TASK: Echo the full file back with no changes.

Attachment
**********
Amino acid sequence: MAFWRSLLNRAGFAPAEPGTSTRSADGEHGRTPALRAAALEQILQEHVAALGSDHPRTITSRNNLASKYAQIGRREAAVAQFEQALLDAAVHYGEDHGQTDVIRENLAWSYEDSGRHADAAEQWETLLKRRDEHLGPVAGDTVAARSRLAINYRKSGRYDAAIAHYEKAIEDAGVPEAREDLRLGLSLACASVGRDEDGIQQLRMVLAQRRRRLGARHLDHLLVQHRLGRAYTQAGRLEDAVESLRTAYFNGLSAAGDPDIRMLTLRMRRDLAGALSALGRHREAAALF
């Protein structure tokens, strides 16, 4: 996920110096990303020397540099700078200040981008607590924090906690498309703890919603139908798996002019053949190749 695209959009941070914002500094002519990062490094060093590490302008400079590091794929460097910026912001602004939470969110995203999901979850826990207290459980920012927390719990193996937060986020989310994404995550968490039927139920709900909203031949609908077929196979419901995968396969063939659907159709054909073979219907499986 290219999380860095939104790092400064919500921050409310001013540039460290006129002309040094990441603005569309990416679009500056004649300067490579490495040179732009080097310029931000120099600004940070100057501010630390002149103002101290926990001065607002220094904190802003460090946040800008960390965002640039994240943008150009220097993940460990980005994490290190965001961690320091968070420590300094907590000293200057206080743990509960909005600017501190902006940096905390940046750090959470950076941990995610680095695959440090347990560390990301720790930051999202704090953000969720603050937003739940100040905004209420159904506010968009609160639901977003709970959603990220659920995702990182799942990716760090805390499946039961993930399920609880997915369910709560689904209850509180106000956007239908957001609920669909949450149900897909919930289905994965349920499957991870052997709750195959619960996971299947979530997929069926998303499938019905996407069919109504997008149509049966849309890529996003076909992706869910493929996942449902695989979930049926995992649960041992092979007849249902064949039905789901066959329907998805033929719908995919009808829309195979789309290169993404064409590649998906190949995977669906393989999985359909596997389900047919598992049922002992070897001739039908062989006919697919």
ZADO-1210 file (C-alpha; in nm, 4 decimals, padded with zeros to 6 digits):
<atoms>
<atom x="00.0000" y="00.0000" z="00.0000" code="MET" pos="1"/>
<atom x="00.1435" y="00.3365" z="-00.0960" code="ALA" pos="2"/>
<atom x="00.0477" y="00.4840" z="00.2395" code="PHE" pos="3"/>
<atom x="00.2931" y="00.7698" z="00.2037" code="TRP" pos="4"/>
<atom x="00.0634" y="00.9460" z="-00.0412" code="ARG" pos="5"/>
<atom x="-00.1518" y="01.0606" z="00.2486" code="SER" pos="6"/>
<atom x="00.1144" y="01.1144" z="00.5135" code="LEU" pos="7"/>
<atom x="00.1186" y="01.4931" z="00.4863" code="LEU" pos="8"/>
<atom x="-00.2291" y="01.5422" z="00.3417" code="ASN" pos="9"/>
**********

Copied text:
Amino acid sequence: MAFWRSLLNRAGFAPAEPGTSTRSADGEHGRTPALRAAALEQILQEHVAALGSDHPRTITSRNNLASKYAQIGRREAAVAQFEQALLDAAVHYGEDHGQTDVIRENLAWSYEDSGRHADAAEQWETLLKRRDEHLGPVAGDTVAARSRLAINYRKSGRYDAAIAHYEKAIEDAGVPEAREDLRLGLSLACASVGRDEDGIQQLRMVLAQRRRRLGARHLDHLLVQHRLGRAYTQAGRLEDAVESLRTAYFNGLSAAGDPDIRMLTLRMRRDLAGALSALGRHREAAALF
């Protein structure tokens, strides 16, 4: 996920110096990303020397540099700078200040981008607590924090906690498309703890919603139908798996002019053949190749 695209959009941070914002500094002519990062490094060093590490302008400079590091794929460097910026912001602004939470969110995203999901979850826990207290459980920012927390719990193996937060986020989310994404995550968490039927139920709900909203031949609908077929196979419901995968396969063939659907159709054909073979219907499986 290219999380860095939104790092400064919500921050409310001013540039460290006129002309040094990441603005569309990416679009500056004649300067490579490495040179732009080097310029931000120099600004940070100057501010630390002149103002101290926990001065607002220094904190802003460090946040800008960390965002640039994240943008150009220097993940460990980005994490290190965001961690320091968070420590300094907590000293200057206080743990509960909005600017501190902006940096905390940046750090959470950076941990995610680095695959440090347990560390990301720790930051999202704090953000969720603050937003739940100040905004209420159904506010968009609160639901977003709970959603990220659920995702990182799942990716760090805390499946039961993930399920609880997915369910709560689904209850509180106000956007239908957001609920669909949450149900897909919930289905994965349920499957991870052997709750195959619960996971299947979530997929069926998303499938019905996407069919109504997008149509049966849309890529996003076909992706869910493929996942449902695989979930049926995992649960041992092979007849249902064949039905789901066959329907998805033929719908995919009808829309195979789309290169993404064409590649998906190949995977669906393989999985359909596997389900047919598992049922002992070897001739039908062989006919697919």
ZADO-1210 file (C-alpha; in nm, 4 decimals, padded with zeros to 6 digits):
<atoms>
<atom x="00.0000" y="00.0000" z="00.0000" code="MET" pos="1"/>
<atom x="00.1435" y="00.3365" z="-00.0960" code="ALA" pos="2"/>
<atom x="00.0477" y="00.4840" z="00.2395" code="PHE" pos="3"/>
<atom x="00.2931" y="00.7698" z="00.2037" code="TRP" pos="4"/>
<atom x="00.0634" y="00.9460" z="-00.0412" code="ARG" pos="5"/>
<atom x="-00.1518" y="01.0606" z="00.2486" code="SER" pos="6"/>
<atom x="00.1144" y="01.1144" z="00.5135" code="LEU" pos="7"/>
<atom x="00.1186" y="01.4931" z="00.4863" code="LEU" pos="8"/>
<atom x="-00.2291" y="01.5422" z="00.3417" code="ASN" pos="9"/>